Step Stool - Canadian Woodworking Magazine

Home Project: Get a step up on things with this handy little kitchen or shop accessory.

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Step Stool



Illustration by Mike Del Rizzo

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We’ve all been there, standing on our tiptoes, stretching for all we’re worth trying to reach an item on the top shelf. Or worse yet, we reach, while perched precariously on the edge of a chair. With this handy step stool you’ll be able to step up and reach for the top with confidence. This stool also makes a great companion to the Kitchen Island Table (Dec/Jan '07, Issue #45).

Originally I had planned on using screws with plugs on this project, but the two structural joints in the stool are in end grain, and screws driven into end grain have very little holding power. To ensure joints that are strong enough for years of use, I’ve used dowels to assemble the parts of this project. A dowelling jig assures that everything fits together perfectly. If you choose another method, adjust the instructions accordingly.


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I wanted a rigid stool that would not deflect under weight, so I used stock that was 1 ⅛" thick, milling it down to ⅞". With careful layout I was able to get all the pieces from one 8" x 8' board. If you don’t have access to wide stock, glue up narrower stock and adjust the thickness as required. Almost any wood will suffice for this project.

• Mark out the eight pieces for this project on your rough stock, grouping them so that you can cut the board into manageable lengths. I was able to cut my 8' board into two 4' lengths.

• Mill the stock straight, square and to final thickness.

• Cut all the pieces for the project to finished dimensions, but leave an extra inch in length to be trimmed off later. When cutting the piece from either end of the board, allow some extra waste, as there may be checks in the wood that you will need to cut away.

• Cut the short risers (A) and the long risers (B) to final length. Place the two sets of risers together in such a way that the pattern of the grain on the two pieces makes the glue line less visible. Using the bottom edges of the risers as the reference edge, drill dowel holes to join the two risers. As the stool will be subject to some stress, use the maximum number of dowels that the width of the material will support. Don’t glue the risers together just yet.

• Cut the two treads (C) to final length.

• Using the back edge of each riser as the reference edge, drill dowel holes into the tops of the risers.

• Drill corresponding dowel holes in the underside of the treads. If you are using the Dowelmax, strip it down
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to the core guide block and clamp a wooden block to the underside of the tread to act as a fence. Use the fence on your table saw to keep everything aligned and drill a row of dowel holes in the underside of the treads. After you drill the first hole, insert the guide pin to lock the jig in place.

• Dry fit the two riser assemblies and then fit the treads to the risers with dowels. Measure the actual distance between the risers and cut the front cross brace (D) and rear cross brace (E) to length.

• Drill dowel holes on the inside faces of the risers using the top edge of the risers as the reference edges. If you’re using the Dowelmax, place the back of the risers against the table saw fence and use a block of wood to act as a spacer for the row of holes. Remember to reset the depth stop on your bit or you may drill through the opposite face.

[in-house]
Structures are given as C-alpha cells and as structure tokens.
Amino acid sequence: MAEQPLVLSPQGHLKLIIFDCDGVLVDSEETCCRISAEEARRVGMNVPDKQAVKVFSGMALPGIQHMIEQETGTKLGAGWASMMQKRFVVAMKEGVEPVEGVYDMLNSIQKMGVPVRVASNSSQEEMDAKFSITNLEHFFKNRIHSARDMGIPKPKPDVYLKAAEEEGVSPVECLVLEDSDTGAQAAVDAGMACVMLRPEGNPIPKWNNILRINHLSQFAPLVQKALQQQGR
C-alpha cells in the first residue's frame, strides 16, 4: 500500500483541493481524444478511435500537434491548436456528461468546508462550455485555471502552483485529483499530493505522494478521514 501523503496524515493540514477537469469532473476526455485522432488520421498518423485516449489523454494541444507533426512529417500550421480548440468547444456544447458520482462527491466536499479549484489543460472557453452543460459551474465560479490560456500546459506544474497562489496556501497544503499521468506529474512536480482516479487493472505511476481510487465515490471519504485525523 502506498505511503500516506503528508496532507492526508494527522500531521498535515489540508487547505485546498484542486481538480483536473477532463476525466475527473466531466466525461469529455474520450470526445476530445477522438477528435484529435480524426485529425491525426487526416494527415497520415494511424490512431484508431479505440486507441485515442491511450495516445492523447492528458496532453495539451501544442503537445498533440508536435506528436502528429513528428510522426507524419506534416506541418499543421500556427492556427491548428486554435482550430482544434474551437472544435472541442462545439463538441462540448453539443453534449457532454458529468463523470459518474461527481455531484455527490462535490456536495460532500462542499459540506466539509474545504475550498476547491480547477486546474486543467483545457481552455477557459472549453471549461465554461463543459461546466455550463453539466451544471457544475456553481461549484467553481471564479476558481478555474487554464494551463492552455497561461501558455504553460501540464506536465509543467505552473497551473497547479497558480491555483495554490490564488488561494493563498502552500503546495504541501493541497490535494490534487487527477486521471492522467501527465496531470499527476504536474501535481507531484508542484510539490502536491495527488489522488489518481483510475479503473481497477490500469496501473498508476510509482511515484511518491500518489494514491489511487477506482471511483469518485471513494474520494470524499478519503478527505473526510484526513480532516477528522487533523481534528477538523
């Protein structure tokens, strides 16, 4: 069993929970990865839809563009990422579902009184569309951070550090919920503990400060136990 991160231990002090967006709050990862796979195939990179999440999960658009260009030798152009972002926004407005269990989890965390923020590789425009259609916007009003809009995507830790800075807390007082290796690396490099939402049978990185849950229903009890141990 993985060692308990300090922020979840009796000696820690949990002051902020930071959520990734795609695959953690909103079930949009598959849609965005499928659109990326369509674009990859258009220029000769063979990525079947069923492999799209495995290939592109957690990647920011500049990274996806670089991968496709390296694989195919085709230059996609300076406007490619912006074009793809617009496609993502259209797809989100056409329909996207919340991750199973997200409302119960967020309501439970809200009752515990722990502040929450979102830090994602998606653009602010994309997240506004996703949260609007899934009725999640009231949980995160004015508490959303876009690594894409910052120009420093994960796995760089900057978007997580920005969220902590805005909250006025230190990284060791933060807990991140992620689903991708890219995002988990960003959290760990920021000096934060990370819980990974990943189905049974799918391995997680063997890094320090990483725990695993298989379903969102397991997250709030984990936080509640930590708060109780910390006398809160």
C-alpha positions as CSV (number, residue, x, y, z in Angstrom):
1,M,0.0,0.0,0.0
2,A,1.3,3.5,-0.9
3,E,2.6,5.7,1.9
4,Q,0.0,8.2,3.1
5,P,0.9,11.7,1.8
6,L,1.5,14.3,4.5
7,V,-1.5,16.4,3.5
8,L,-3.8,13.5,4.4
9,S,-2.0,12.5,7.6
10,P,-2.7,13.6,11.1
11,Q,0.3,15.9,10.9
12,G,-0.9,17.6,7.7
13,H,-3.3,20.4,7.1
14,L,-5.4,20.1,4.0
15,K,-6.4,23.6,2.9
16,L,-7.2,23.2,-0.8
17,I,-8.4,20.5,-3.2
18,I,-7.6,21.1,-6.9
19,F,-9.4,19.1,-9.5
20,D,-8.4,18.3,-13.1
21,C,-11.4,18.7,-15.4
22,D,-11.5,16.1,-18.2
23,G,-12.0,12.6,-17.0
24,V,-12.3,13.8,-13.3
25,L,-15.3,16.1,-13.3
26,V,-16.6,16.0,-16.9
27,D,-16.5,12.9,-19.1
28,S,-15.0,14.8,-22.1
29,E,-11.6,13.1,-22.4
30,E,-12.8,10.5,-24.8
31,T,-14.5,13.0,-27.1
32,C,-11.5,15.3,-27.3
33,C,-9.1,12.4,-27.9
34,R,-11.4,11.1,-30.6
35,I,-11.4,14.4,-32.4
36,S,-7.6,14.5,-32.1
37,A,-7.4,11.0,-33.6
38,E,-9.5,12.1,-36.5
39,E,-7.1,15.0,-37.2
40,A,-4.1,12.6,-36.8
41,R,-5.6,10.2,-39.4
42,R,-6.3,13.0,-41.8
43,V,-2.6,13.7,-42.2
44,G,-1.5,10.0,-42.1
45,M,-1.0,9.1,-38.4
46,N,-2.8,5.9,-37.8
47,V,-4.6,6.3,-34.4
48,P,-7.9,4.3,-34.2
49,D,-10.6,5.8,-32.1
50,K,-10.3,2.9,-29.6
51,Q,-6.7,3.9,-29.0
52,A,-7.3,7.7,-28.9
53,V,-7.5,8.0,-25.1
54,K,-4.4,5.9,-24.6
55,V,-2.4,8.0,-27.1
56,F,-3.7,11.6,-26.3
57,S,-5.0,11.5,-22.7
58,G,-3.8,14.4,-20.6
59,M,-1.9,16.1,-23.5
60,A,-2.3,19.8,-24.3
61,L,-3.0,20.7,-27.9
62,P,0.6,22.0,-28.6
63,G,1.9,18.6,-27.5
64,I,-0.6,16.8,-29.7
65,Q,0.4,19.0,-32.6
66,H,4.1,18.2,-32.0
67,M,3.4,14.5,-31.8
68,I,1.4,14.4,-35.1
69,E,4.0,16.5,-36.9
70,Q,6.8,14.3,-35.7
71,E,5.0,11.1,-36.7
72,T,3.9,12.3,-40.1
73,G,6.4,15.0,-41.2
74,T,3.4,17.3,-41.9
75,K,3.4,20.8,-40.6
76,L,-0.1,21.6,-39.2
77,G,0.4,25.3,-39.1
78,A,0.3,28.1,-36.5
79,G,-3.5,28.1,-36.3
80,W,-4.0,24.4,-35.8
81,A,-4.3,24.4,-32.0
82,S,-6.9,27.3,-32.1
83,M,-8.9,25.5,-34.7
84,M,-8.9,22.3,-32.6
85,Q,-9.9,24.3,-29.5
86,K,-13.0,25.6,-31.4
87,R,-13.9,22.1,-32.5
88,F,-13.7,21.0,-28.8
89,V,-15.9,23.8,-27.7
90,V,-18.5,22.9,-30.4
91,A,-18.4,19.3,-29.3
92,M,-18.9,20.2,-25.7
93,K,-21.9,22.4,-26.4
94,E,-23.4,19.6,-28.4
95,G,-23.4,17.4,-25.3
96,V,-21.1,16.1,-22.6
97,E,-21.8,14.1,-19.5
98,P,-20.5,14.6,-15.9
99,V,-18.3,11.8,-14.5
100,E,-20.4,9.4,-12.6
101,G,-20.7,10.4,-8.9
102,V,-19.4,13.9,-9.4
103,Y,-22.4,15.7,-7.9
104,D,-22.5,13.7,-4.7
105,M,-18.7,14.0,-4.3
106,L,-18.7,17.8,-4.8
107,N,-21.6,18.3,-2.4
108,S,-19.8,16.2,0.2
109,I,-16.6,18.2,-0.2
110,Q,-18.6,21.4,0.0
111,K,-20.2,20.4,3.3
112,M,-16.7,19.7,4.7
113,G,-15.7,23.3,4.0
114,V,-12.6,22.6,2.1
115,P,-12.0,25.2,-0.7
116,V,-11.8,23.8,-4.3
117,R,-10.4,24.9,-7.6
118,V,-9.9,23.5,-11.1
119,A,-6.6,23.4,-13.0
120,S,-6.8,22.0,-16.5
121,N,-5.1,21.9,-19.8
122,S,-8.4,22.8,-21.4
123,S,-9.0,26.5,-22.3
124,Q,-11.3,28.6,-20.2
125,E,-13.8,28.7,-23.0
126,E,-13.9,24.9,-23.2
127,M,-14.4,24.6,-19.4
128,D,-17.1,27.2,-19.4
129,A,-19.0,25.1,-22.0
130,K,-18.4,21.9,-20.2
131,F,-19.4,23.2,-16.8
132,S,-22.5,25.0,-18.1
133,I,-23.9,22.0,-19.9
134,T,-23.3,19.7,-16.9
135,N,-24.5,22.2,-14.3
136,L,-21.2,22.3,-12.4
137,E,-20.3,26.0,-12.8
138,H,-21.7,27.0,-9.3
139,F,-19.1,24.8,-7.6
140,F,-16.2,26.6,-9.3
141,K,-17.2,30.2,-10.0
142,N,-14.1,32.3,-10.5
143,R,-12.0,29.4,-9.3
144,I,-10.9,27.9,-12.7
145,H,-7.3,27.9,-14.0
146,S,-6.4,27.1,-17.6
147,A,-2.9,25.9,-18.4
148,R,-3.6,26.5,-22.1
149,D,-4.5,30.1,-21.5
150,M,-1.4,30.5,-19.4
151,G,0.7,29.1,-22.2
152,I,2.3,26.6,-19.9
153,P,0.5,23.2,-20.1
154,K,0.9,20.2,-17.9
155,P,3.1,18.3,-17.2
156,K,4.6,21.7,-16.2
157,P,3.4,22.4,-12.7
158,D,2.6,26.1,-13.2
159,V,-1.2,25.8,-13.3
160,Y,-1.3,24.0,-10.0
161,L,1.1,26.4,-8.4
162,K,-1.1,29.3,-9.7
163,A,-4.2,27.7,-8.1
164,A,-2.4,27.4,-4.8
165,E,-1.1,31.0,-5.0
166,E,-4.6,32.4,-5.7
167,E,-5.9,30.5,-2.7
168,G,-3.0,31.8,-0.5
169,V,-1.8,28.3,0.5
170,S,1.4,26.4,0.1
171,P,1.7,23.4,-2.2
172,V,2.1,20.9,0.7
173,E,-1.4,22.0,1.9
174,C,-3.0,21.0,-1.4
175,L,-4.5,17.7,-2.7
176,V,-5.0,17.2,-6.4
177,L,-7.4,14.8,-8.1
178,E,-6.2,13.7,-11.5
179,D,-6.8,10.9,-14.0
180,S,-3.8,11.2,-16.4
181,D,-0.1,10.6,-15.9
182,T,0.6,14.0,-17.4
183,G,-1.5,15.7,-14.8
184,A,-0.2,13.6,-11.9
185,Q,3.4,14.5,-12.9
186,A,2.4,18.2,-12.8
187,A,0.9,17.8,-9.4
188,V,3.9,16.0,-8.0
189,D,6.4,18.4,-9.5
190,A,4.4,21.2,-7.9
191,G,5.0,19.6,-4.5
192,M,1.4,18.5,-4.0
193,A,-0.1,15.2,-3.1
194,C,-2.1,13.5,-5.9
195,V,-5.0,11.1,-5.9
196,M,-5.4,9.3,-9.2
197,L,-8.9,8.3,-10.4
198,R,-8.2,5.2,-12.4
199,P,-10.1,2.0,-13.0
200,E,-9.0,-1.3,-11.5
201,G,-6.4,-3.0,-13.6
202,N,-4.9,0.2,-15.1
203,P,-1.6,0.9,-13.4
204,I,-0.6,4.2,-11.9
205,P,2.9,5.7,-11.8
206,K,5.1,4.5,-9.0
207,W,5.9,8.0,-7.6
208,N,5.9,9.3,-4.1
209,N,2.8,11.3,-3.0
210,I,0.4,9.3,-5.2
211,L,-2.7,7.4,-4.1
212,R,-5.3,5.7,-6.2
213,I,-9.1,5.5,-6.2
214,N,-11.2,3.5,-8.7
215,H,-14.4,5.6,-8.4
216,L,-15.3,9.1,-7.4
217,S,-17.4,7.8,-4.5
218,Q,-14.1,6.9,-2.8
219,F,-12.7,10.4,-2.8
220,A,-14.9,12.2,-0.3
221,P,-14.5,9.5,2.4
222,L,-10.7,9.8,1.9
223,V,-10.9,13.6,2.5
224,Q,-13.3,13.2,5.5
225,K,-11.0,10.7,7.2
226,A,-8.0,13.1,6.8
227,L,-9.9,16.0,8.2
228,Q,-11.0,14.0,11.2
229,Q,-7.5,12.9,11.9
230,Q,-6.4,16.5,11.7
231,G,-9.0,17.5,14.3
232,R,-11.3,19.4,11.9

• Drill the corresponding dowel holes in the end of each cross brace.

• Set up a ⅜" round over bit in your router table to round over the edges of the treads. Begin with the ends and let the long grain cuts remove any tear out left behind by the end grain passes. For two of the end grain cuts you will need to back up the tread with a block of wood in order to prevent tear out.

• Dry fit the parts together to ensure everything fits perfectly.

• Carefully take the stool apart and be sure that you have sufficient dowels and glue on hand. Before the project can be assembled the four risers have to be assembled into the two ends.

• Using dowels and glue assemble the long and short risers into a pair of ends. Spread a little glue on the edges of the two pieces as well as in the dowel holes. After about ½ hour, remove the clamps and scrape off any glue that has squeezed out of the joint, it should still be stringy and should peel off easily. Then let the assembly cure.

• Before assembling the rest of the stool, sand all of the parts. If you are building this as a companion piece for the Kitchen Island (Dec/Jan '07, Issue #45), finish it with Home Hardware’s Fine Wood Maple Stain #723. To leave the stool with an easily cleaned and durable surface I followed this with a couple of coats of polyurethane. Be careful not to get finish in the dowel holes.

• With all of the parts finished, it’s time for the final assembly.

• Begin by putting glue in the cross brace dowel holes in one of the ends, then put glue in the holes in the cross braces. Insert the dowels in the risers and tap them in with a mallet if need be. With these dowels at full depth, insert the braces into the corresponding hole on the ends. Repeat this for the other side.

• Apply glue to the dowel holes in the risers and the treads. Insert the dowels into the risers first and then set the treads in place and push then down evenly onto the risers. When everything has been assembled clamp the whole assembly together to draw the joints tight, and let the glue set.

• Give this project the maximum time recommended by the glue manufacturer for the glue to cure.
Once the project is completed head for the kitchen and go hunting for the cookie jar on the top shelf.


SOURCES

MICHAEL KAMPEN
Michael Kampen